Jinks: I’ve been so lenient with you guys, you forget you forget who I am (ceases smiling and glowers). I am the cat! When you see me, you should cringe. Beg for your miserable lives. Tremble in abject-like ter-ror!
The meeces laugh.
Jinks: Ah, boy. What a loose ship I’m runnin’ here. Okay, okay, what’s so amusin’?
Pixie: You can’t fool us, Jinksie.
Dixie: We know you don’t want to be mean to us.
Pixie: Yeah, you like us.
Dixie: Like we like you, Jinksie.
Pixie: You’re the greatest, Jinks!
Jinks: Durn meeces. They’re onto me. They know my weakness. Flattery.

Jinks then apologises for “getting peevish” with them. In this case, he tried using a canister of bug spray (because they “bugged” him) on them. Hey, what suburban home in the ‘60s didn’t have a convenient sprayer filled with DDT?



This whole exchange of friendship is being eyed through the window by Duke and Mack, the enforcers for the heretofore unknown Gus, the head cat in the neighbourhood. The two sandwich Jinks between them and take him to see the—dare I say it?—top cat? Only this top cat doesn’t sound like Phil Silvers. Doug Young is affecting a Humphrey Bogart mumble. Jinks promises to be meaner to the meeces and Gus promises his boys will be watching to make sure he is. In this scene, Jinks has a bullet nose like Hokey Wolf.



Meanwhile, back at the Jinks/Meeces residence, the title character finally arrives halfway through the cartoon. Cousin Hercules is in town with the circus where he does his Strongest-Mouse-in-the-World act, which includes lifting a piano.



Pixie suggests a good-natured trick. Hercules can dress up like him and then lift the piano in front of Jinks, making the cat think Pixie can lift a piano. The rest of the cartoon is pretty well devoid of clever dialogue. It consists of violence gags we don’t even see; they’re almost all off camera. Hercules keeps tossing out the newly-aggressive Jinks out of the house, then does it to Gus’ henchmen when they step in, then finally does it to Gus. The cartoon ends with Hercules explaining the clothing switch, then flipping Jinks one more time as a warning to “to be nice to mice,” even though the cat just wanted to shake hands. Jinks can’t win. “Oh, boy,” he sighs at the camera as the cartoon ends.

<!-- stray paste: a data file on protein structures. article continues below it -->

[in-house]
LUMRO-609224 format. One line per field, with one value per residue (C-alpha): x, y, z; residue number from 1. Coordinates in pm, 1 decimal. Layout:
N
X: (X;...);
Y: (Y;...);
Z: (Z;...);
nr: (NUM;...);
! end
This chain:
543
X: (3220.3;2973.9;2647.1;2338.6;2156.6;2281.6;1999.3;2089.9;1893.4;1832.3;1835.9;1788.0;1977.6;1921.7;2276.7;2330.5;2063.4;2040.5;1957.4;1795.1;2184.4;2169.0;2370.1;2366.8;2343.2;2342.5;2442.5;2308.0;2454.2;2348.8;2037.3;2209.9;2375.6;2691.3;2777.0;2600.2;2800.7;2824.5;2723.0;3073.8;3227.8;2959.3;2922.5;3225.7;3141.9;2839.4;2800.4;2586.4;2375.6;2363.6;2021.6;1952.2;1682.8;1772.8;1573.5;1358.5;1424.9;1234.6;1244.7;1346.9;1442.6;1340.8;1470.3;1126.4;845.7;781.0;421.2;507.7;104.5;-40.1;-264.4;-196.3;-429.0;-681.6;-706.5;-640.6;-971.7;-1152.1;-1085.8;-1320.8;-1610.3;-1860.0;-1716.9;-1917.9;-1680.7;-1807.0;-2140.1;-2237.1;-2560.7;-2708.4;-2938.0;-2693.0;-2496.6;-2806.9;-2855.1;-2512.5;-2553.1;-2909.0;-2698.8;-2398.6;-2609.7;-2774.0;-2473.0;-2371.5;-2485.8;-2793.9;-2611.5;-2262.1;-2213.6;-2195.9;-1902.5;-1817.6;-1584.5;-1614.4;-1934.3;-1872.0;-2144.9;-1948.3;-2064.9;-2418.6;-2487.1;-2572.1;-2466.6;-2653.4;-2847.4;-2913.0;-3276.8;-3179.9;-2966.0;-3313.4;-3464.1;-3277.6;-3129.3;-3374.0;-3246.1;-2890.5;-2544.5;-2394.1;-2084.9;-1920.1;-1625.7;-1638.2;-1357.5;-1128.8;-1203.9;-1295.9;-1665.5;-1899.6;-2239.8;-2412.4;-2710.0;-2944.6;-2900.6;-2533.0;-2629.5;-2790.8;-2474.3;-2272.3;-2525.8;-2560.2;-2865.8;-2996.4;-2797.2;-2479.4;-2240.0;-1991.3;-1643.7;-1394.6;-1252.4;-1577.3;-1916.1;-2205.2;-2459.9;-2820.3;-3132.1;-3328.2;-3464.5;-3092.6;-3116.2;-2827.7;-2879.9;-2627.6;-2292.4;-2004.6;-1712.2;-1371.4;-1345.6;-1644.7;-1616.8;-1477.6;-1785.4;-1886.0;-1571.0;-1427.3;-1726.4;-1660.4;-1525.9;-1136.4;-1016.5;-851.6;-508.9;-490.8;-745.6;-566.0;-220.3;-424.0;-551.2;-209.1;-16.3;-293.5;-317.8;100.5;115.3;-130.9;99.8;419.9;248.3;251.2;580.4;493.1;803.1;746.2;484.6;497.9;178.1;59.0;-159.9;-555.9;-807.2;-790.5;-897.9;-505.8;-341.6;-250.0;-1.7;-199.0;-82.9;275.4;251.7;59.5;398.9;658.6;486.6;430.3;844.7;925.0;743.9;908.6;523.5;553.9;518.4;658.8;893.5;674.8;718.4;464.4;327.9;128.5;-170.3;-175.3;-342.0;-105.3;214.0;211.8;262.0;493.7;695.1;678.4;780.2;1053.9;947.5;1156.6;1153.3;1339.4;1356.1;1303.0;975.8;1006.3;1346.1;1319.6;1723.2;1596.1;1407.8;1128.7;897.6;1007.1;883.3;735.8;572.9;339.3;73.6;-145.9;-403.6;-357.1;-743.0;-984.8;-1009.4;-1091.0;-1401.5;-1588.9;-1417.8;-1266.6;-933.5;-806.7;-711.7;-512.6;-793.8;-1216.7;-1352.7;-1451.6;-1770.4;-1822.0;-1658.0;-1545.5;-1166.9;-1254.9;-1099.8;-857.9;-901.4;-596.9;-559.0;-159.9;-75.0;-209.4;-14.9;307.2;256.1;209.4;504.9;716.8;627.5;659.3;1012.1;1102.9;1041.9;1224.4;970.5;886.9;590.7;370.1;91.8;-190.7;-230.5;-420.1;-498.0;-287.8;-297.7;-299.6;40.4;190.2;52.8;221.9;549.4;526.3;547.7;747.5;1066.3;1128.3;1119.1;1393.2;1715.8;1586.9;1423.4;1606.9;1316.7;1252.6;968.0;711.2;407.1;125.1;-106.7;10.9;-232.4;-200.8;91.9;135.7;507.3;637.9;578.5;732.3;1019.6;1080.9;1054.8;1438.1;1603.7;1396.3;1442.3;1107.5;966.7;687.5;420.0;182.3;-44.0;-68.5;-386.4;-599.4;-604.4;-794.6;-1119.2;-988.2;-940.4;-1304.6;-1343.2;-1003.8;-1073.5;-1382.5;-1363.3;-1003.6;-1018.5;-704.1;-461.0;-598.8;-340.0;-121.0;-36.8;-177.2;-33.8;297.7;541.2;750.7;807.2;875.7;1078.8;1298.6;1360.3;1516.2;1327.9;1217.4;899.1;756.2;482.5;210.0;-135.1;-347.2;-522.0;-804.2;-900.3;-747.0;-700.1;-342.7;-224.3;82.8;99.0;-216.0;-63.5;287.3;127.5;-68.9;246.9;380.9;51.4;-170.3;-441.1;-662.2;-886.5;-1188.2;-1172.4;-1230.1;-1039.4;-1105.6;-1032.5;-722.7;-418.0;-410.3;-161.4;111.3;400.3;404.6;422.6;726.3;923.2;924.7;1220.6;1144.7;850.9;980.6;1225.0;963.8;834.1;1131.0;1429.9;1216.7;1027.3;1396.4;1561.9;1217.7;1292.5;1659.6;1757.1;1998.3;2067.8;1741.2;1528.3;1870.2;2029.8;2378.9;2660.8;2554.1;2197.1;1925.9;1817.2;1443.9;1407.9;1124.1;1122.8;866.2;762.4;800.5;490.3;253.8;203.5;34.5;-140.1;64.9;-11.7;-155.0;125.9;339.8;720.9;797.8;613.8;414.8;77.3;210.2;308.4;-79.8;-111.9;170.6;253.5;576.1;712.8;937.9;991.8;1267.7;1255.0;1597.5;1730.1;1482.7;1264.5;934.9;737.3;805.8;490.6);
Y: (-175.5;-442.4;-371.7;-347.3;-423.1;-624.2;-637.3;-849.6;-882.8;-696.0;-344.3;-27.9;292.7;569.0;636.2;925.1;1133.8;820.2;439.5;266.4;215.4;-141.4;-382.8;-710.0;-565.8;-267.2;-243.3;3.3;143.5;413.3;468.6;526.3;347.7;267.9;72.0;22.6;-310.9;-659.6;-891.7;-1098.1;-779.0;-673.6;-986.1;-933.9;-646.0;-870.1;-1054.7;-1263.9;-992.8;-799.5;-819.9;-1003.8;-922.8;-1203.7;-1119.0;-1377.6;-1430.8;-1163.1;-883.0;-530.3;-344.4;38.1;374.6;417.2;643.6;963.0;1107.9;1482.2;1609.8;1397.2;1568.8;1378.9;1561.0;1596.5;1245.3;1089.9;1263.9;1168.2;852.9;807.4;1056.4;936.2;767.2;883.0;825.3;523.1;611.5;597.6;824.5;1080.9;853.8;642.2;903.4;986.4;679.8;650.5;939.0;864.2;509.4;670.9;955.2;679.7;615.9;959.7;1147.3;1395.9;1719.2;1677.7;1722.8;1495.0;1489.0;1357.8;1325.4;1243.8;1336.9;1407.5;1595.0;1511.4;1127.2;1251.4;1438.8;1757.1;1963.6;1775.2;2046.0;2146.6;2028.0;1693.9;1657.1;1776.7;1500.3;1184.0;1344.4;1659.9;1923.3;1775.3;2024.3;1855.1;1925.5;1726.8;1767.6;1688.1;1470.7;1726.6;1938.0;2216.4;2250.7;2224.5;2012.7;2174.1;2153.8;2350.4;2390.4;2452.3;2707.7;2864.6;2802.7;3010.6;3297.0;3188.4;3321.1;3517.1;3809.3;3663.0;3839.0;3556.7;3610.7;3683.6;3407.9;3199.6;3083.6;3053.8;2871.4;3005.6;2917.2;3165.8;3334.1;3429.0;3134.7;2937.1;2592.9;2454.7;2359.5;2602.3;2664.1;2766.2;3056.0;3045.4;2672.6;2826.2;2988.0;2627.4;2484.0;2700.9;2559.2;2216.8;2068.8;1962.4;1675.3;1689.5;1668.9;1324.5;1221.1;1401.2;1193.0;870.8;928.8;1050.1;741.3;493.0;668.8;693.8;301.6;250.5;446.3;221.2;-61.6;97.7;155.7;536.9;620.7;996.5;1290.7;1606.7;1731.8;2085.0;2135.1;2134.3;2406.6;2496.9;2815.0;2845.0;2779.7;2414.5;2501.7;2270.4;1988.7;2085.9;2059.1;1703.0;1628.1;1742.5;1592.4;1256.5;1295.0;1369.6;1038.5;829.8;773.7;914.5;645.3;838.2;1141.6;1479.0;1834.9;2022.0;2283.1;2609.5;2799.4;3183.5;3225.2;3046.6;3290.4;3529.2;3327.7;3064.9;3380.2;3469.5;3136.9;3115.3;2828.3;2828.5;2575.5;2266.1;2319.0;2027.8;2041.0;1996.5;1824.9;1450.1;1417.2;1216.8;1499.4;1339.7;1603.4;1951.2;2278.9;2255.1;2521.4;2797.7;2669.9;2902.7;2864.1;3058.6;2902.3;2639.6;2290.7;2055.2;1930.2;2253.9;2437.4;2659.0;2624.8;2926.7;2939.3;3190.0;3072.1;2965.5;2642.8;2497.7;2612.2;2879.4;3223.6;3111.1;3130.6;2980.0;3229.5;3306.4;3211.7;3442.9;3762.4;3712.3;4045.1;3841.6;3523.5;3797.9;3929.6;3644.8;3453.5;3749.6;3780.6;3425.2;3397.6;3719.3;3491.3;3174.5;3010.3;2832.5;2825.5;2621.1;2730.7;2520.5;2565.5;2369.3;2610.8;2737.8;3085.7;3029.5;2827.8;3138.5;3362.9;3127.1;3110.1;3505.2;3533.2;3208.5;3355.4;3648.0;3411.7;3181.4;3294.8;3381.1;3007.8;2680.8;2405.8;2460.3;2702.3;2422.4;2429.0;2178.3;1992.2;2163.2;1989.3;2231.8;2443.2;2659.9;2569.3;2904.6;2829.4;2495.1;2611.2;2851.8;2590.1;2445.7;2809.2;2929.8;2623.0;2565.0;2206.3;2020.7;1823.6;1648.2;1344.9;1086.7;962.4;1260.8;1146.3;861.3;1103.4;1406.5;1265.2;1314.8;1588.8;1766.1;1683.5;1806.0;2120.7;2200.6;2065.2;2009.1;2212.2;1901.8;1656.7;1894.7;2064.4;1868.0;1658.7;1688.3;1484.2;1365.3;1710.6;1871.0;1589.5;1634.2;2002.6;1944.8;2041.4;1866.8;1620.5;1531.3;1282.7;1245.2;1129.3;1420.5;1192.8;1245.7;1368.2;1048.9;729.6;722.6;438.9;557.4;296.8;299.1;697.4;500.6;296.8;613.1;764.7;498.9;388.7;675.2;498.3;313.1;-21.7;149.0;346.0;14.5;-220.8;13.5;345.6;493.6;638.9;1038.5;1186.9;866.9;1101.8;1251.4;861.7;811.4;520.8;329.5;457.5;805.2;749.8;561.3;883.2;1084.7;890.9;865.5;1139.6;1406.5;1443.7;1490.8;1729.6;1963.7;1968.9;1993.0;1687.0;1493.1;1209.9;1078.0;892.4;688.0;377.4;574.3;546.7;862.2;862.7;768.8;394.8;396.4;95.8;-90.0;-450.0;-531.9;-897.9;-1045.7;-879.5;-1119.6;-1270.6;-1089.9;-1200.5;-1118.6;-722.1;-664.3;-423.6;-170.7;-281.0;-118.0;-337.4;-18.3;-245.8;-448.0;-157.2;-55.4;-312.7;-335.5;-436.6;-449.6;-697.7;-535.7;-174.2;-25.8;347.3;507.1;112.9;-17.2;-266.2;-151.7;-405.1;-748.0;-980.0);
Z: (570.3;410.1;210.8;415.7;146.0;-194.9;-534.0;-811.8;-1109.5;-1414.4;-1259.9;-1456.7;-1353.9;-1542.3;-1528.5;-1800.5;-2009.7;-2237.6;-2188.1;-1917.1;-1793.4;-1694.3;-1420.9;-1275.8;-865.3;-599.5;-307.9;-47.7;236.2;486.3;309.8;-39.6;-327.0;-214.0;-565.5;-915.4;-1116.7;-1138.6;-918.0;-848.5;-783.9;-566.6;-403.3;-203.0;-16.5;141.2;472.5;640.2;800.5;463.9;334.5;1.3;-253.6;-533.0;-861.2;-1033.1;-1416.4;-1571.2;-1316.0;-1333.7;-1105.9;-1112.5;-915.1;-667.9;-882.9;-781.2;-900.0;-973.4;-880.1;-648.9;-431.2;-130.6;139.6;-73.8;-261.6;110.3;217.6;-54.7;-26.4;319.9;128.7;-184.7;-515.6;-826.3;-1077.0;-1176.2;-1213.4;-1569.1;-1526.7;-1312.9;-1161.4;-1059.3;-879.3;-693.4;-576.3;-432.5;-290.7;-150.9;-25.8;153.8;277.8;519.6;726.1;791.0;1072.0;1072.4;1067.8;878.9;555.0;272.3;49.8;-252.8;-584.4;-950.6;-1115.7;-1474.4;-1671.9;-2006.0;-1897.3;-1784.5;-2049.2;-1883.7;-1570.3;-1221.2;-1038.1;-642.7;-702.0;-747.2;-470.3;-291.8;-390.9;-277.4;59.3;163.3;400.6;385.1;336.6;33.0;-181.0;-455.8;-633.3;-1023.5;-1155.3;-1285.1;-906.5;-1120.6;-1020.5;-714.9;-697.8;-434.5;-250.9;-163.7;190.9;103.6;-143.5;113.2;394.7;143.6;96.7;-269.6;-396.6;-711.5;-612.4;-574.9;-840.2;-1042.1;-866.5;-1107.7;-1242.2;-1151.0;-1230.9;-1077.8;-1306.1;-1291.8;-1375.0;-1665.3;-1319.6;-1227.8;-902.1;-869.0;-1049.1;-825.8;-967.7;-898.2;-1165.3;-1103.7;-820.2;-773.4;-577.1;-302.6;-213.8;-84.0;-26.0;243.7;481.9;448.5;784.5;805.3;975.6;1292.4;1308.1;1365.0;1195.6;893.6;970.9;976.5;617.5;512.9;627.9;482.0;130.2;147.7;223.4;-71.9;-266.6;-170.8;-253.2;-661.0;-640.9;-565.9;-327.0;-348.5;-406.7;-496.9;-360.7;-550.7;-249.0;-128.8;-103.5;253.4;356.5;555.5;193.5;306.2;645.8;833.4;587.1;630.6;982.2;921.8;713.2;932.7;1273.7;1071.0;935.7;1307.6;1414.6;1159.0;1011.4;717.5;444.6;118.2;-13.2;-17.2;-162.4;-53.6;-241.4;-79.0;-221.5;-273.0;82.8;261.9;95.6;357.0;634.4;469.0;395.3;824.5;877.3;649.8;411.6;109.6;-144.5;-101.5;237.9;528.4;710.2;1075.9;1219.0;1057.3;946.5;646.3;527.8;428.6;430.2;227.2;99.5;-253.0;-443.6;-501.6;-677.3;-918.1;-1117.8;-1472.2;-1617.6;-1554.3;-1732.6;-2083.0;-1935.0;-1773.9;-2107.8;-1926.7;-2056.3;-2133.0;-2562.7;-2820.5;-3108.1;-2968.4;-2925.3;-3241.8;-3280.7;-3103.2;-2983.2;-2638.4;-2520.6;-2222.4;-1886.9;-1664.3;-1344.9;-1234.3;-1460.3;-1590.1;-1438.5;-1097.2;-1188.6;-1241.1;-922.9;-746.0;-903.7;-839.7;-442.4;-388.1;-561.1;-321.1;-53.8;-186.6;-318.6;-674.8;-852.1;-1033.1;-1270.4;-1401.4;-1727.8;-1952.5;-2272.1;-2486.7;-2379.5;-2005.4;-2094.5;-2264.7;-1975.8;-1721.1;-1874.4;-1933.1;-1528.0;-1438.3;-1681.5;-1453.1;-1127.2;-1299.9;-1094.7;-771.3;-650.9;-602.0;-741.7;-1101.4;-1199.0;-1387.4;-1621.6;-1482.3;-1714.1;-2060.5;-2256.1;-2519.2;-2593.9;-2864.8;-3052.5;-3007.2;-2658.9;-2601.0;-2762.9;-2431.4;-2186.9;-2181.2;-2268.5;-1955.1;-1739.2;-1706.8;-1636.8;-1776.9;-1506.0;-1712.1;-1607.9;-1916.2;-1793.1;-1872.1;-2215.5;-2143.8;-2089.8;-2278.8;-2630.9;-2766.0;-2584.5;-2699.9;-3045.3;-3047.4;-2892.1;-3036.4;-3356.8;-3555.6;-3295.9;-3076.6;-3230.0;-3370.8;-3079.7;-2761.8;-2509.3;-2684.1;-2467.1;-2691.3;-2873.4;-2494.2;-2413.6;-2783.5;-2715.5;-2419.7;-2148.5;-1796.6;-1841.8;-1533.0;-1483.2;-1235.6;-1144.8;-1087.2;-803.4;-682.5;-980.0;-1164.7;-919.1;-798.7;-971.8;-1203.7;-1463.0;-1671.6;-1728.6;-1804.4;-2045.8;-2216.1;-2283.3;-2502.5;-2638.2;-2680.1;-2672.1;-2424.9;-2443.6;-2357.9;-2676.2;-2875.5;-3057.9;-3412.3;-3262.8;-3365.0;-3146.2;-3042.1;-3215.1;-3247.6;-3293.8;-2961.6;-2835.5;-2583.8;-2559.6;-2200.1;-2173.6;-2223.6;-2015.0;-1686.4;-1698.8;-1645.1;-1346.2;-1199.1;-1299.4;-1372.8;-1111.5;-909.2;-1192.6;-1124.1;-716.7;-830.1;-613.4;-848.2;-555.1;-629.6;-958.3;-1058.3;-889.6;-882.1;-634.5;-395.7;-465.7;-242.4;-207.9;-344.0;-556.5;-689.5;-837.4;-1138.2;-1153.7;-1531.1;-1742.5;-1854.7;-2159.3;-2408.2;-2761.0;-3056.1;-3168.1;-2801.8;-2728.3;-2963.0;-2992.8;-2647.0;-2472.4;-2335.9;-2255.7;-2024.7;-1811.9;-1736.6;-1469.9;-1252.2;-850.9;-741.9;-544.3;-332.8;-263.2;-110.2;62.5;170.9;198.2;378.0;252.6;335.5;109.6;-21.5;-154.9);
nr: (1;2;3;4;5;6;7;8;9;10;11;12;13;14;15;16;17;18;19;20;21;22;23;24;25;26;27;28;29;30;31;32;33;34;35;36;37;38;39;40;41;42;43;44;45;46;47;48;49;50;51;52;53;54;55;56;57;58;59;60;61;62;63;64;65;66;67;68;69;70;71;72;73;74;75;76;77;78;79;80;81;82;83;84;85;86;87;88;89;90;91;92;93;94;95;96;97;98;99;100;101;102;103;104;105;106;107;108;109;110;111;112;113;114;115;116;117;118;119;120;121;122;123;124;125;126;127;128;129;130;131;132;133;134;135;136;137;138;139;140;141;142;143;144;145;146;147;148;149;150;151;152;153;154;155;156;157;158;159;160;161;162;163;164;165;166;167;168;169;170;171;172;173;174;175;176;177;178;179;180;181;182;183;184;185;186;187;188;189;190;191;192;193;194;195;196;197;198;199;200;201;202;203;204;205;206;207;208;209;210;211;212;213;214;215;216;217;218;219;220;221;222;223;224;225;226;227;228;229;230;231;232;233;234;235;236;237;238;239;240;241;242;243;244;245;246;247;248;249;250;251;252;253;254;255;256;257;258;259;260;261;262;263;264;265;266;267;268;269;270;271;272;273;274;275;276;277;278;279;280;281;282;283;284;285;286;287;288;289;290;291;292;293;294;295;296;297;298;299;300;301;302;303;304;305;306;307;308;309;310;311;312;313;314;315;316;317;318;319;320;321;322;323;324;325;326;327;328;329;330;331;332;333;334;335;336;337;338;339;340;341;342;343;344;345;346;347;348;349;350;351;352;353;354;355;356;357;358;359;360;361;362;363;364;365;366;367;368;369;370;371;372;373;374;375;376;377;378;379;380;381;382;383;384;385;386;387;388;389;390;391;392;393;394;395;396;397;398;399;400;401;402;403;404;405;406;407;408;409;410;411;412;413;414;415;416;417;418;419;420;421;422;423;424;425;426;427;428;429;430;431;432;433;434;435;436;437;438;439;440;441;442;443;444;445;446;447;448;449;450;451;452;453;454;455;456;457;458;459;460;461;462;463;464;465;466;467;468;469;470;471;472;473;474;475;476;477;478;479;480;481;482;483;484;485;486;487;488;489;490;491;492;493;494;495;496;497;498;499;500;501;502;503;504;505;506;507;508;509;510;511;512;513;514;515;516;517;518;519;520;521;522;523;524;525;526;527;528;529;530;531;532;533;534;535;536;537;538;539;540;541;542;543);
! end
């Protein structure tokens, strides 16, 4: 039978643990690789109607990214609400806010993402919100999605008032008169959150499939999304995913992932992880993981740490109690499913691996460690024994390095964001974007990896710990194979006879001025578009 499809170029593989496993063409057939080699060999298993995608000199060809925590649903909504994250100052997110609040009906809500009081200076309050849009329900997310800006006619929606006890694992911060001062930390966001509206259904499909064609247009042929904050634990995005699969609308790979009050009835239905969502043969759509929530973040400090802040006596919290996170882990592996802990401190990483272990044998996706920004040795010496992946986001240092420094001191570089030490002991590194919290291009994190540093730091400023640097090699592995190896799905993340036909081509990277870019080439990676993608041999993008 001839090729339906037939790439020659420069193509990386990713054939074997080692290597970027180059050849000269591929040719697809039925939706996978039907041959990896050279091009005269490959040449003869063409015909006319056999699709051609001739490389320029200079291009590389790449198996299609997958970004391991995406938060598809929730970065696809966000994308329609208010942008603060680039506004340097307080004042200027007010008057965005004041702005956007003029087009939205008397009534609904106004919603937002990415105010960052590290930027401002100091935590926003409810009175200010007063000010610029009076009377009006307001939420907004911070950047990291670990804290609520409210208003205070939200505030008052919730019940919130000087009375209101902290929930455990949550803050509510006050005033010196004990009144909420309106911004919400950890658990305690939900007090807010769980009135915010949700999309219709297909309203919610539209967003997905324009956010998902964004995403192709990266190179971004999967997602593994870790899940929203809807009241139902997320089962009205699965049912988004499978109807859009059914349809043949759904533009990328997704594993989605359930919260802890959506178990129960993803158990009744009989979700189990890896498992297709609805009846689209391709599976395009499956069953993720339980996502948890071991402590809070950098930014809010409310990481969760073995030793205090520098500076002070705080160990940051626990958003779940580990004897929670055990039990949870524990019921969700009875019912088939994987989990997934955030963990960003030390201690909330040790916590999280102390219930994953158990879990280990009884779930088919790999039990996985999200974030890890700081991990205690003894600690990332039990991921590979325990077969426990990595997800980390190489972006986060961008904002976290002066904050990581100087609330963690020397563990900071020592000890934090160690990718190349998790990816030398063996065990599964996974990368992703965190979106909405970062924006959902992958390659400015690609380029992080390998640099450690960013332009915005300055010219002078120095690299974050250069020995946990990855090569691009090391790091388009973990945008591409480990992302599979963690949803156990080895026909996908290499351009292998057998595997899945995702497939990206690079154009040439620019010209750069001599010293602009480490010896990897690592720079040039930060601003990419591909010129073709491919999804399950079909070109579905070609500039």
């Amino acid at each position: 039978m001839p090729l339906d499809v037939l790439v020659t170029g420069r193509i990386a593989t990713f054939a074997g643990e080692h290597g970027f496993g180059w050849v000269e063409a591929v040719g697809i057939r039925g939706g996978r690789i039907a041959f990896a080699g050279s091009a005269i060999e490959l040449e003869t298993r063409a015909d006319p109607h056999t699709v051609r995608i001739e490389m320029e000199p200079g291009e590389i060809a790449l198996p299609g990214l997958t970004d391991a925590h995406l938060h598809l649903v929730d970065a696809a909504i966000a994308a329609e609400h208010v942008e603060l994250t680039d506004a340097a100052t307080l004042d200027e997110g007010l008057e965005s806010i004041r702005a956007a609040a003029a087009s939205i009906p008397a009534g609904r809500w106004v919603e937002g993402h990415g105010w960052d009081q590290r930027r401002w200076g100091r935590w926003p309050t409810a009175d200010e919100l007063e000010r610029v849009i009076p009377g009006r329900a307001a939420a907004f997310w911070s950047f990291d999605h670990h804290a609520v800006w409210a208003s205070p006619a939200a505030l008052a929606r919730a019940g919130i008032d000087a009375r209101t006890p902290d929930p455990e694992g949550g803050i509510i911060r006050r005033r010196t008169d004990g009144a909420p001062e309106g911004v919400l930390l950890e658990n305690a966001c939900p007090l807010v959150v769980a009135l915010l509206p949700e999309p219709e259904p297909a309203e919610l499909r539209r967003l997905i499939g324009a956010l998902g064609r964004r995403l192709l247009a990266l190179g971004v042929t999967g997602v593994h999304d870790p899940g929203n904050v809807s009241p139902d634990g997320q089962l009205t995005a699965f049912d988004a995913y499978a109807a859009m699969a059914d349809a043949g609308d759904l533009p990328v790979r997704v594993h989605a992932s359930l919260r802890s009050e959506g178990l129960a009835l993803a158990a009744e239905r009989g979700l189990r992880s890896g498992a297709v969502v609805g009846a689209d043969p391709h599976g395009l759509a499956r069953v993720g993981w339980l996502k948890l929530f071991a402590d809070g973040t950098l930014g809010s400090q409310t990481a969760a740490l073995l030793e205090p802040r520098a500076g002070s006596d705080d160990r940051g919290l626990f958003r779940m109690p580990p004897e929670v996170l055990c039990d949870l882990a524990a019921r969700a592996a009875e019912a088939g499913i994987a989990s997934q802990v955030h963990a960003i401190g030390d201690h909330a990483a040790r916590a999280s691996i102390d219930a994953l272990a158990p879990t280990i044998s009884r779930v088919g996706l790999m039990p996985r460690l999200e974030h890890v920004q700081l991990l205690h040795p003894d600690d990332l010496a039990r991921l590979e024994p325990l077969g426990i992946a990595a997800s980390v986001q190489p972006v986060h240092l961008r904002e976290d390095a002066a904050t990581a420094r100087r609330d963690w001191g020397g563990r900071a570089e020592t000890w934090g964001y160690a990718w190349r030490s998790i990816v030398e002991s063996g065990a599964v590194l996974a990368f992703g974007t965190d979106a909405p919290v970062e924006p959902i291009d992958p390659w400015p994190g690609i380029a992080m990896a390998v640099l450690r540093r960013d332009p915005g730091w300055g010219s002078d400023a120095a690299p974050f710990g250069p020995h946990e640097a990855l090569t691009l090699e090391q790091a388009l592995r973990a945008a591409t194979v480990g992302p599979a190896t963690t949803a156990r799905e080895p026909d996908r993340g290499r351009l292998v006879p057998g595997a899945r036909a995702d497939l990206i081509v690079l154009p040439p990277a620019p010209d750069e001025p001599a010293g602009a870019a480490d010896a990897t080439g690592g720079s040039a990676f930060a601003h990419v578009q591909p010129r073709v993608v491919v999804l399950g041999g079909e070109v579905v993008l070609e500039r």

There’s no music when Jinks sprays the meeces with DDT and they come out of their hole coughing. But Hoyt Curtin fills the rest of the background. There’s a nice little Shearing-style piano piece when Pixie and Dixie first talk to Hercules. Very Top Cat-ish. Curtin has an interesting musical effect. When Hercules lifts the piano, some arbitrary piano notes are played over the background music.

Wednesday, 11 June 2014

Lah-ttle Bird Mouse

There’s no constant talk, talk, talk in “Little Bird Mouse,” one of the earliest Pixie and Dixie cartoons. There are plenty of places where the soundtrack consists of Geordie Hormel’s ‘ZR-48 Fast Movement’ and effects.

Being an early cartoon, it contains one of those Mike Lah animation inserts that Mike Kazaleh mentioned in the comment section of the blog a while ago. Lah’s characters are always expressive, far more than they became in other hands as the seasons wore on.

Here’s one of Lah’s scenes from “Little Bird Mouse” where Jinks gets his throat caught on a line while chasing Dixie. The set-up drawings...



Ring around the rope. A cycle of four drawings on twos.



Then a crash on the ground.



The bulk of the cartoon was drawn by Lew Marshall. Want to see the difference in the way he draws compared to Lah? The first drawing is Marshall, the second is Lah. See how Lah has no front whiskers on Jinks? That way he can move the mouth around on the cat’s face for dialogue without any obstructions.



If I may speculate, this cartoon could have had its genesis in “Bird Mouse,” a Tom and Jerry short that was abandoned when MGM closed its cartoon studio in 1957, as “Little Bird Mouse” is really unlike any other Pixie and Dixie cartoon.